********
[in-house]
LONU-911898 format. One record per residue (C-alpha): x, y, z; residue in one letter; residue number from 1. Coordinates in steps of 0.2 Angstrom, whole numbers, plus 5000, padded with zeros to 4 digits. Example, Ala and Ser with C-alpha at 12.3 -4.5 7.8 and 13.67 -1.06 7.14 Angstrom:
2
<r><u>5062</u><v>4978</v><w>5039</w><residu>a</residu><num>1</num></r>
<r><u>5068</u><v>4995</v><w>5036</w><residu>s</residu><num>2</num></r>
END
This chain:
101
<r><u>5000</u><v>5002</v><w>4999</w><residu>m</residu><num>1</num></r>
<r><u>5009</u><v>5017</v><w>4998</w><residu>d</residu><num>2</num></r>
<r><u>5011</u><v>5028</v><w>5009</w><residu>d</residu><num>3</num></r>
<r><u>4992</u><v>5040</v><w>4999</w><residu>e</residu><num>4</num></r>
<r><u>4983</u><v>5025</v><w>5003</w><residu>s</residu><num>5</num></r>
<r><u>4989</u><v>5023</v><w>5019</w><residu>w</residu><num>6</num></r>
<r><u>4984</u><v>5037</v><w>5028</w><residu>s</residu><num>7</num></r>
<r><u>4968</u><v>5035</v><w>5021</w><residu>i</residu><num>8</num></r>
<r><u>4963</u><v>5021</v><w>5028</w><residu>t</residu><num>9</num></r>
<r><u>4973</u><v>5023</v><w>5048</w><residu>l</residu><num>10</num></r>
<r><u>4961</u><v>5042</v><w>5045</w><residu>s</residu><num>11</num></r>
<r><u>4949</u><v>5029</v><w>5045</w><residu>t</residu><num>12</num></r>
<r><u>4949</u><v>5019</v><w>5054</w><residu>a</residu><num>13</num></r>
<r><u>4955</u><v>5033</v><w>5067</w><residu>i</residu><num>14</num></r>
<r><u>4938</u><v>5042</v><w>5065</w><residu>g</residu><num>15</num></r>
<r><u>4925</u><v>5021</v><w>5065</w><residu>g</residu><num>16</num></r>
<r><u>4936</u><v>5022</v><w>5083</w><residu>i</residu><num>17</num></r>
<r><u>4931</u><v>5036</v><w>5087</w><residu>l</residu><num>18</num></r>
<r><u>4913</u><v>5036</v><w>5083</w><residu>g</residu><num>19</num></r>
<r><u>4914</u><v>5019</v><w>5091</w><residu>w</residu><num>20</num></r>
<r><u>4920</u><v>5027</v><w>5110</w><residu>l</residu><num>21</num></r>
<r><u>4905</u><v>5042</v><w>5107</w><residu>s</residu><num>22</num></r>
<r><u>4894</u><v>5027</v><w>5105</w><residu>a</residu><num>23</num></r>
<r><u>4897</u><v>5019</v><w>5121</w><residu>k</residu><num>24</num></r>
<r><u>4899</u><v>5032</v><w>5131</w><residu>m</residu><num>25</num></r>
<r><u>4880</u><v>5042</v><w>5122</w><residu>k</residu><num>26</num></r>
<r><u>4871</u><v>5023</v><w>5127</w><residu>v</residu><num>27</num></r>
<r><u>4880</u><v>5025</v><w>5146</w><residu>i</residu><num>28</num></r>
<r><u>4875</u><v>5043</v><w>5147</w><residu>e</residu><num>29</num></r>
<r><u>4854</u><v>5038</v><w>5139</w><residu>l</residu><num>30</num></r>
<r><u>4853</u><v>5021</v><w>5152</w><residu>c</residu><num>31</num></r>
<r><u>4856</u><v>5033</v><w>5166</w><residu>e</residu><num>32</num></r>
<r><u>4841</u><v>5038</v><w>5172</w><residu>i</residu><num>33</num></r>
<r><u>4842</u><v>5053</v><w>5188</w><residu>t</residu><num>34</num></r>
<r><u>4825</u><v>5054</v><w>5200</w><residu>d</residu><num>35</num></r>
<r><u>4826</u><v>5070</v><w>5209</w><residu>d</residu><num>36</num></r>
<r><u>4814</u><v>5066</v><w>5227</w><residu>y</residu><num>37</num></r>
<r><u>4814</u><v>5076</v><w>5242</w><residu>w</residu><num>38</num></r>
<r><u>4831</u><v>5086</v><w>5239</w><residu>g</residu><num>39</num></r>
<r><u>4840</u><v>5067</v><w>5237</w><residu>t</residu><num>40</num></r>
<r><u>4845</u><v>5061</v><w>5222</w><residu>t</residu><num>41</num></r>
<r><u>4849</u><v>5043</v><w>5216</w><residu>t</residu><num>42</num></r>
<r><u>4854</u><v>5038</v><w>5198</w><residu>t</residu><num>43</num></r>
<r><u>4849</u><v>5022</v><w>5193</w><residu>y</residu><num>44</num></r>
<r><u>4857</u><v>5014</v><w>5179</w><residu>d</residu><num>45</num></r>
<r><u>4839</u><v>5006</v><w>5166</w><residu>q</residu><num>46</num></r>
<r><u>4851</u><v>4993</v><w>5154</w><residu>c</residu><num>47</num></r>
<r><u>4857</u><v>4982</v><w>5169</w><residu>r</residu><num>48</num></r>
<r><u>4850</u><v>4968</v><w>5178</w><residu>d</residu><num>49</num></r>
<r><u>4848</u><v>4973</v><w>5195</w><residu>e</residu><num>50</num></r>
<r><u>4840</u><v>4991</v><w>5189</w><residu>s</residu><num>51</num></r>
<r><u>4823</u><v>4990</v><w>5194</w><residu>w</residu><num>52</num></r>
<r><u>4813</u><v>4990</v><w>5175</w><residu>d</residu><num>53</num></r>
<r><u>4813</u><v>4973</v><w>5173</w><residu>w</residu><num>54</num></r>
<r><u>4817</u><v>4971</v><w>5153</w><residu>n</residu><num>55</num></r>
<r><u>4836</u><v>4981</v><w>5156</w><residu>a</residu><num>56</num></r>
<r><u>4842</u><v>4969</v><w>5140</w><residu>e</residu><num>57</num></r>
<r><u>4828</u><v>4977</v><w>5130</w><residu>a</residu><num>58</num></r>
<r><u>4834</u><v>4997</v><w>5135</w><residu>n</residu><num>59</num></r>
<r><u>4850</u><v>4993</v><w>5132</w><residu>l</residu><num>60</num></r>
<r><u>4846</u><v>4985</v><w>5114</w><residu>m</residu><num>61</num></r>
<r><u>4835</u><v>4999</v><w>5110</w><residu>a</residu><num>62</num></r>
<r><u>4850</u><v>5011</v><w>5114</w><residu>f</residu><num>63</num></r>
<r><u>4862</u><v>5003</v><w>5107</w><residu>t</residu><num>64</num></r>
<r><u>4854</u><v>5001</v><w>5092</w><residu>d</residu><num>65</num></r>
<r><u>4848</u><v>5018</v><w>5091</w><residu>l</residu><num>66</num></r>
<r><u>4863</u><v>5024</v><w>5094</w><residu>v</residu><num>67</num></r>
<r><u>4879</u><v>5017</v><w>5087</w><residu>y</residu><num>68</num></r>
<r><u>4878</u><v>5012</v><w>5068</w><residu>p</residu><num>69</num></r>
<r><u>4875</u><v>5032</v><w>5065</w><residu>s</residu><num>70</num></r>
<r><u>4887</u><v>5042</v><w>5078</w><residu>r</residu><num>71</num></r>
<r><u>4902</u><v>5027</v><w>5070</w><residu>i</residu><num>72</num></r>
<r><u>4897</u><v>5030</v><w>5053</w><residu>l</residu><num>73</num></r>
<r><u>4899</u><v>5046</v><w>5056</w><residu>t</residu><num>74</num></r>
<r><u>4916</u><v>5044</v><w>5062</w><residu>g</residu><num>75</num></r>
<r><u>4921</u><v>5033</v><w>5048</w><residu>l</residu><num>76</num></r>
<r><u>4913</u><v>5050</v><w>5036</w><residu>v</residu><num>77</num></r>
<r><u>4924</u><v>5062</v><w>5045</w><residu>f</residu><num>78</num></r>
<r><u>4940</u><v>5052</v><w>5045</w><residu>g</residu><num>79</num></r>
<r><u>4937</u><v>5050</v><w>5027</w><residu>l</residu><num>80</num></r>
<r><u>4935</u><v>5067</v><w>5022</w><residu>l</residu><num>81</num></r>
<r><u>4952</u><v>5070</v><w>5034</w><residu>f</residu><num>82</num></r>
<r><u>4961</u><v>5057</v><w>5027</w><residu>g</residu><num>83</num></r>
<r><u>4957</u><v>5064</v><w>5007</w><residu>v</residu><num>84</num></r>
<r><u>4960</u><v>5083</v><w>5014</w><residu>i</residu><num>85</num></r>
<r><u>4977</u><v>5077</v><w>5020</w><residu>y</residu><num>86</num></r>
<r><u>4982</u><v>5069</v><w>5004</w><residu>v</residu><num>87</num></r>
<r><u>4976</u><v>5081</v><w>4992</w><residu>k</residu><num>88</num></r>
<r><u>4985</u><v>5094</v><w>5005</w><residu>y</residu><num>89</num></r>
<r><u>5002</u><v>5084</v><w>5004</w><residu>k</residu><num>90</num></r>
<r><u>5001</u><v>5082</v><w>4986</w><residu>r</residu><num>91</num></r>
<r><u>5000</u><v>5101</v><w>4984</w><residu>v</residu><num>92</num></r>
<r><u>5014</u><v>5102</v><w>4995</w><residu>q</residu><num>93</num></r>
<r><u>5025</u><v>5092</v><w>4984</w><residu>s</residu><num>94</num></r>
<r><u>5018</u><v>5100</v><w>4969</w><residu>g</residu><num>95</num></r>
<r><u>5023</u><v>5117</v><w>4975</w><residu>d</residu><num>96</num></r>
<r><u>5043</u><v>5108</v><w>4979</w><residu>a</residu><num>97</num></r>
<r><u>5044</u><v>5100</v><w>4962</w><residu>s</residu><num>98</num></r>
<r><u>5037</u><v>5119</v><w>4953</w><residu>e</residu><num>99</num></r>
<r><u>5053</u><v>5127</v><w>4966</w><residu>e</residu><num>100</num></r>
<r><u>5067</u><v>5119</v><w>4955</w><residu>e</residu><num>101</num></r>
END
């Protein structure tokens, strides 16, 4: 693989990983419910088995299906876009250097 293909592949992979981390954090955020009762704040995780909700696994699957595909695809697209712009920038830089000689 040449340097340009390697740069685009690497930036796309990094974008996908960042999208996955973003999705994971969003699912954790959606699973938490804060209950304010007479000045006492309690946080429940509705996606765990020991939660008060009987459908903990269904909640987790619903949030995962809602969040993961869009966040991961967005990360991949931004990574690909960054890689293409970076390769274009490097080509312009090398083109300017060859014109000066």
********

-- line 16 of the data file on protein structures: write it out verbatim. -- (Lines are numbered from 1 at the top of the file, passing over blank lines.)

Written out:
<r><u>4968</u><v>5035</v><w>5021</w><residu>i</residu><num>8</num></r>